My take on the Kendrick Verse, and its importance in hip hop.
So anyone who knows me knows I love hip hop. I love the culture, I love the history of the culture, I love the music of the culture, and I love the mentality of the culture. That means a lot to me. See hip hop and rap gets confused a lot. A rapper and an MC gets confused a lot. I remember watching a documentary on BET one day called “The MC: Why We Do It”. It’s a cool documentary from back in 2005, and features MCs like Rakim, Pusha T, MC Lyte and Common talking about the culture. For me, one of the greatest of all time, KRS One, said…
“An MC is a representative of Hip hop Culture. A rapper is a representative of corporate interest. An MC can be a rapper, but a rapper will NEVER be an MC”.
That line always stuck with me. So over the last few years, I’ve had a debate going with my friends. They say Hip Hop is Dead, a phrase made famous by people like Nas and Lil Wayne over the last few years. I’ve said since about 2006, phrases like “Nah, it’s just evolving”, or “Nah, hip hop ain’t dead, it just moved down south”, or, “It’s coming back harder now”. Over the last few years, I’ve loved some of the music coming out.
Papoose and Saigon finally dropped their debut albums, both brilliant in my eyes. Lil Wayne set the world on fire with Tha Carter 2, delivered the amazing Tha Carter 3, and then, well, faded away. Rick Ross went hard, and made my head bang so hard, I got a migraine once! And frankly, I’ve loved some stupid party tracks from the likes of Waka Flocka Flame, MGK, French Montana, and 2Chainz. But let’s face it, those last four, aren’t hip hop at all. They’re rappers, and let me explain why.
“What makes you MC, is the expression of your soul”.
That’s another line said by KRS on that documentary. A rapper says lines because they rhyme, they sound good. I can’t argue that MGK’s Wild Boy, or Waka Flocka’s Hard In The Paint gets me going, I like the party atmosphere of the tracks, and it makes me jump around. But they’re songs about drinking, partying, girls, maybe even drugs, which we here at MusicEyz do not condone. Don’t do drugs kids, or I’ll come round and tell your parents. I’m serious, I will rat you out!
But anyway, are the lyrics in those songs an expression of the artist’s soul? I don’t think so. They’re tracks to put out, get some radio play, sell some records and gig tickets, and make some money. It works, and fair play to them, they’re playing the game, and doing well.
So who’s an MC is in today’s era. I’d say people like Mos Def (or Yasiin Bey as he’s now known), and one of my all-time favourites, Talib Kweli lead the way. They speak about what matters, issues facing people today, and you hear their lyrics and feel their pain. An MC makes you feel, and they’re truly expressing their soul. Lauryn Hill’s The Miseducation of Lauryn Hill made you feel, anything by Chuck D or KRS One makes you feel, Rakim the God makes me feel.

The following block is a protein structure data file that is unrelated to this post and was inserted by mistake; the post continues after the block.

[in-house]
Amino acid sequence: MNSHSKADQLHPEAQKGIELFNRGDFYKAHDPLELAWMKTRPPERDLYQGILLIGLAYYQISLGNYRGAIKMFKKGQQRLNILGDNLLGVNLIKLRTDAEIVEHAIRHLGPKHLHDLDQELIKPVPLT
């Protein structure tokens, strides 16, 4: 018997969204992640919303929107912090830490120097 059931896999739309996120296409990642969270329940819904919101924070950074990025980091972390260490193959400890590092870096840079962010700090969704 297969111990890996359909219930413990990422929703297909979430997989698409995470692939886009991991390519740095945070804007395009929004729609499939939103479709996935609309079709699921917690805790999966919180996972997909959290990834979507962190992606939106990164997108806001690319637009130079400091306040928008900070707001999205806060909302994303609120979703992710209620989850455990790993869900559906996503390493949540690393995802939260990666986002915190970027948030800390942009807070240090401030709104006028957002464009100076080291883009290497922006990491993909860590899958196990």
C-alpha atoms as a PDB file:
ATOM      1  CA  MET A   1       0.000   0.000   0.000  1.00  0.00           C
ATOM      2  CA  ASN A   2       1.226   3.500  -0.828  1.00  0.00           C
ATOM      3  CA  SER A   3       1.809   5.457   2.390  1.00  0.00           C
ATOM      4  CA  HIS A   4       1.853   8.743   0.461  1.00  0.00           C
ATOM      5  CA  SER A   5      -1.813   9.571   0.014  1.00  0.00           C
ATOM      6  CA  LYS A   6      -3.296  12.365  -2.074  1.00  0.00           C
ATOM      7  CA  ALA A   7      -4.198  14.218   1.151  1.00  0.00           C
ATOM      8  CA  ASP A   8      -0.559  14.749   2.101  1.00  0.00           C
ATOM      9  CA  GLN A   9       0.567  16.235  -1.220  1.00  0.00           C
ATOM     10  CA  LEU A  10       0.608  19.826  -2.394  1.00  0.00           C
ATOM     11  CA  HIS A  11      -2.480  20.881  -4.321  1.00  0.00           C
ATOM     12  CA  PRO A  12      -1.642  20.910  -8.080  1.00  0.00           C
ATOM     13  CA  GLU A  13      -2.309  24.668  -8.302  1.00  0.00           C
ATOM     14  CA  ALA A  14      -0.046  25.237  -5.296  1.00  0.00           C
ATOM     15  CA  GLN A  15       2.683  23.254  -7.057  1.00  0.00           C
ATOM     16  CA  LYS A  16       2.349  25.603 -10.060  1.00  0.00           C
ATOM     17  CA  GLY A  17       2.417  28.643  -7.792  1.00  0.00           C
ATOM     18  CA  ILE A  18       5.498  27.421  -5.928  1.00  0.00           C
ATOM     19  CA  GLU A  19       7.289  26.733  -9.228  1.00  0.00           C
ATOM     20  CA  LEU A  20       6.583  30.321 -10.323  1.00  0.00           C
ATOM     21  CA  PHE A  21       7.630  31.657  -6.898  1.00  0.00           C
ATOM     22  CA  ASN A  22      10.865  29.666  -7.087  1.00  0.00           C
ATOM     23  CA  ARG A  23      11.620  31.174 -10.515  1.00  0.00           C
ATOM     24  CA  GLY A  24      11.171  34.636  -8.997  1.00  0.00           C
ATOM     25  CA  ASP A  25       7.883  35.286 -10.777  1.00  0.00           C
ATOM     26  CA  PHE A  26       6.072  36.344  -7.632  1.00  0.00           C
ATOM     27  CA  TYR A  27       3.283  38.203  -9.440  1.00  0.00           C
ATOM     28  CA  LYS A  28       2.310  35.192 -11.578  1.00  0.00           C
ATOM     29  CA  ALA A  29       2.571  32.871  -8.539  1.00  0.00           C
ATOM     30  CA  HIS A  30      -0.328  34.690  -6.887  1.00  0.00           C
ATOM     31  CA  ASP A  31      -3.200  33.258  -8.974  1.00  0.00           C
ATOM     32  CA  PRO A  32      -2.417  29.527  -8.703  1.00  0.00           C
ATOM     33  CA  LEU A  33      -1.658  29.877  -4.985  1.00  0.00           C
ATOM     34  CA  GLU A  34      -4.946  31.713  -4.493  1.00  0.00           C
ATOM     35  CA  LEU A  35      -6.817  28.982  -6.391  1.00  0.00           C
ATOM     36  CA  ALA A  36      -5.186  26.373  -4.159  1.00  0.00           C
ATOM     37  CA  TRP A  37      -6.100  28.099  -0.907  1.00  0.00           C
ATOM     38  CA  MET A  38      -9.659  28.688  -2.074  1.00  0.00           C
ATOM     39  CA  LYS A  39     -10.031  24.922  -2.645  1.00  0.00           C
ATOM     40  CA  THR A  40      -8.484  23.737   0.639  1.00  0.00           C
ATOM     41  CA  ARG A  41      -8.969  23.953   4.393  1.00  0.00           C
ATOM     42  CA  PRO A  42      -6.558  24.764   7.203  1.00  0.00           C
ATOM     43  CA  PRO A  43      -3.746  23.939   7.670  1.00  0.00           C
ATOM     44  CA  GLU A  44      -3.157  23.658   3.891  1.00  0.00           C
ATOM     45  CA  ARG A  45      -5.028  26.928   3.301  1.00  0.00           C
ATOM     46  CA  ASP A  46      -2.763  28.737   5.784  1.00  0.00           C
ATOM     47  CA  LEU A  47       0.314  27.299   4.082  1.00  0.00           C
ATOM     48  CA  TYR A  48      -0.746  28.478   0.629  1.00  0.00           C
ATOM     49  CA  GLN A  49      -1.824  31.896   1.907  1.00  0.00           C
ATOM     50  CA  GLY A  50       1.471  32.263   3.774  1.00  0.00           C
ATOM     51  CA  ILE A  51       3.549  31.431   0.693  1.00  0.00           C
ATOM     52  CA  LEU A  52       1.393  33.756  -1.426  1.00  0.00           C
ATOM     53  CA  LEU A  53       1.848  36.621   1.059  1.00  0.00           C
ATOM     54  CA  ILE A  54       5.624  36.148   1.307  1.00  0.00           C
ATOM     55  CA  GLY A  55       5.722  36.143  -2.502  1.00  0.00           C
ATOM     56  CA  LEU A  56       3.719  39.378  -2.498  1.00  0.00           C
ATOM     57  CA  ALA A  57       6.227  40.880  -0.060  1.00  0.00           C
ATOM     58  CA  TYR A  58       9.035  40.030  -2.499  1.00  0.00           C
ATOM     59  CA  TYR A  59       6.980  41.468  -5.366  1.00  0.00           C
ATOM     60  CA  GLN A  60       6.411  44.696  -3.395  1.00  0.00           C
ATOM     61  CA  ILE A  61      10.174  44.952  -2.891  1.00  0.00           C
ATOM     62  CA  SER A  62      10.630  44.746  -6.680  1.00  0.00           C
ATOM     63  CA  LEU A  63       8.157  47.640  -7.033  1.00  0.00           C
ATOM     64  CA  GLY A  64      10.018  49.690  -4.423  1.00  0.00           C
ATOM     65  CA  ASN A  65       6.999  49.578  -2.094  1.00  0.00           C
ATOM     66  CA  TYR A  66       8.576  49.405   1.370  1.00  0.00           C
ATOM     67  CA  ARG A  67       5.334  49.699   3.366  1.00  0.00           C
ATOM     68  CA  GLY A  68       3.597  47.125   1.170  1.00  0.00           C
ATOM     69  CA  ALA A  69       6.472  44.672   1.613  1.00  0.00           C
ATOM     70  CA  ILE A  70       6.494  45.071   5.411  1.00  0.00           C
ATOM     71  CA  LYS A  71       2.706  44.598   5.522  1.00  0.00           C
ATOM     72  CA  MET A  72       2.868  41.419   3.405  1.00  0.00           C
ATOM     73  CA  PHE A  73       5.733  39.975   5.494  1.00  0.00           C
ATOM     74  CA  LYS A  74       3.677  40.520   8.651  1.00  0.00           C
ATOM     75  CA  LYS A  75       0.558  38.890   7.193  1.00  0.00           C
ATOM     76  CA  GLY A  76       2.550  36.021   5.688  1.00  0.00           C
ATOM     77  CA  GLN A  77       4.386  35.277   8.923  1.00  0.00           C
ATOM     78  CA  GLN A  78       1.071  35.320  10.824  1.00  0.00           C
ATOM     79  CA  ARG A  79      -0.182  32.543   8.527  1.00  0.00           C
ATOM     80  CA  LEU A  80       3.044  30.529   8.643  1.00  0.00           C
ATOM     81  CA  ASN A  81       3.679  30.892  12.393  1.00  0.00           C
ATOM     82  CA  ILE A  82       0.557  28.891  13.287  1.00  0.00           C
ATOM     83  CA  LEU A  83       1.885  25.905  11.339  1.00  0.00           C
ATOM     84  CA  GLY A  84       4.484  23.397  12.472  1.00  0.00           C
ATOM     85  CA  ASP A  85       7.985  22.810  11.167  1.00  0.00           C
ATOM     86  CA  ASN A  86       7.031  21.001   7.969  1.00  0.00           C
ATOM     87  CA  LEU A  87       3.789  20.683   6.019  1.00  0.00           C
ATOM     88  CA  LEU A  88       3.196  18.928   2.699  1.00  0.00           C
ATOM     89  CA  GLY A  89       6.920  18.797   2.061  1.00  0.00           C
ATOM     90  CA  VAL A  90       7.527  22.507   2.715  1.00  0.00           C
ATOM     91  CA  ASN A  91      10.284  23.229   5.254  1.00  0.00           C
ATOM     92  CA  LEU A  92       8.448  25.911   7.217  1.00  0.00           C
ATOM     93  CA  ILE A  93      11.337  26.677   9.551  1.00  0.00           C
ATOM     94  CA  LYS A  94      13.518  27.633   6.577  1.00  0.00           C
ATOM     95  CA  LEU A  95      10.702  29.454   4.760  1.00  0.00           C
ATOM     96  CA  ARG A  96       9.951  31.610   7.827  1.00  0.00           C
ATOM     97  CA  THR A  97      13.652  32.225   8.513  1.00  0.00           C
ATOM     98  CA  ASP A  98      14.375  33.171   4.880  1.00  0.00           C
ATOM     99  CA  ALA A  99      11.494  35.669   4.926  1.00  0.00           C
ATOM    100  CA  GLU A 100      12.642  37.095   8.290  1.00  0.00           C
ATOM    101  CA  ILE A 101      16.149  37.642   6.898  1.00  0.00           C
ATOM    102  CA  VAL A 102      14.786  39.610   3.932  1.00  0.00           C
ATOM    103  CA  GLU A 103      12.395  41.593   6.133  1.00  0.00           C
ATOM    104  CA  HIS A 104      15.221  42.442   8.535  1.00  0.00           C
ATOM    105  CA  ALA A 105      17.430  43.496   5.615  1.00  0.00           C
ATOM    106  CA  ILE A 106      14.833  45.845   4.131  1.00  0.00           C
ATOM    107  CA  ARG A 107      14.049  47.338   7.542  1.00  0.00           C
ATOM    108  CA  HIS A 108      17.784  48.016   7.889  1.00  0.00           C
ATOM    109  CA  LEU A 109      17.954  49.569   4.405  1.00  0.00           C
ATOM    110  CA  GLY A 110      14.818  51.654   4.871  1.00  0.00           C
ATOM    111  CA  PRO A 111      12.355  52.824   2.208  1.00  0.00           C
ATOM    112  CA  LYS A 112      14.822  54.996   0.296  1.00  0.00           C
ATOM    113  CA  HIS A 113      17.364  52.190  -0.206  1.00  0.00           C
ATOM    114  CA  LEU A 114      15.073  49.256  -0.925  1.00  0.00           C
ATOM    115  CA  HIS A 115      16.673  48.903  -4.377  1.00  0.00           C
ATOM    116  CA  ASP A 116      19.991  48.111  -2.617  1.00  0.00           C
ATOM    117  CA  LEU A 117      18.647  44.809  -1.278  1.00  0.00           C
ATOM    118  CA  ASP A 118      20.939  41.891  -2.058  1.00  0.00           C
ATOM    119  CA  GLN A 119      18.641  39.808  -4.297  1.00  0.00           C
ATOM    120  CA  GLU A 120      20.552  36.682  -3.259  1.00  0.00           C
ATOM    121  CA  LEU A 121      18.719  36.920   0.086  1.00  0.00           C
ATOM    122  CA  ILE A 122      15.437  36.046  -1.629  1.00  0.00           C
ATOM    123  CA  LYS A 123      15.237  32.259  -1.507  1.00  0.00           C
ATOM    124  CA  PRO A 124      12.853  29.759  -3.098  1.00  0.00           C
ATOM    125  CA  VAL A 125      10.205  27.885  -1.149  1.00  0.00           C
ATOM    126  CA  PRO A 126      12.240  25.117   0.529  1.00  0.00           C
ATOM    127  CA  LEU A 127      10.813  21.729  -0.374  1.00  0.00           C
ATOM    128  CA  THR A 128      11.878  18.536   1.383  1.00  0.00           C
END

While mentioning to someone that I was writing this piece, they asked me 2 questions.
1. Who’s your favourite MC of all time? Easy, Jay-Z.
2. Based on what you’ve just said, is Jay-Z an MC? Uhhhh….
It’s a good point. Being about an MC is speaking the truth, the part of your soul that you want to share with everyone, not just to make money. My view, Jay-Z has gone through phases. He’s been an MC, someone who makes me move and feel, but he drops into rapper mode from time to time. Good example, his latest album, Magna Carta… Holy Grail. Was it an inspired piece of work, that made you feel and move, that spoke about the street, the experiences and used clever word play? Yes. But on the other hand, he liased the deal with Samsung, where they purchased 1,000,000 copies before it was out, netting him a tidy profit. Should he care about the sales if he’s truly MC?
No. When was the last time you heard Mos Def or KRS One going on about being platinum, drinking Aces & Spades, or rockin the Maybach? It’s not the essence of MC. But I feel Jay can switch it on if he needs. Interesting thought posed to me by my slap-head-mate.
So, anyway, back to where I was. Rakim, KRS, Chuck D, those are MCs, as they express their soul, and are a representative of Hip Hop culture, and that’s important.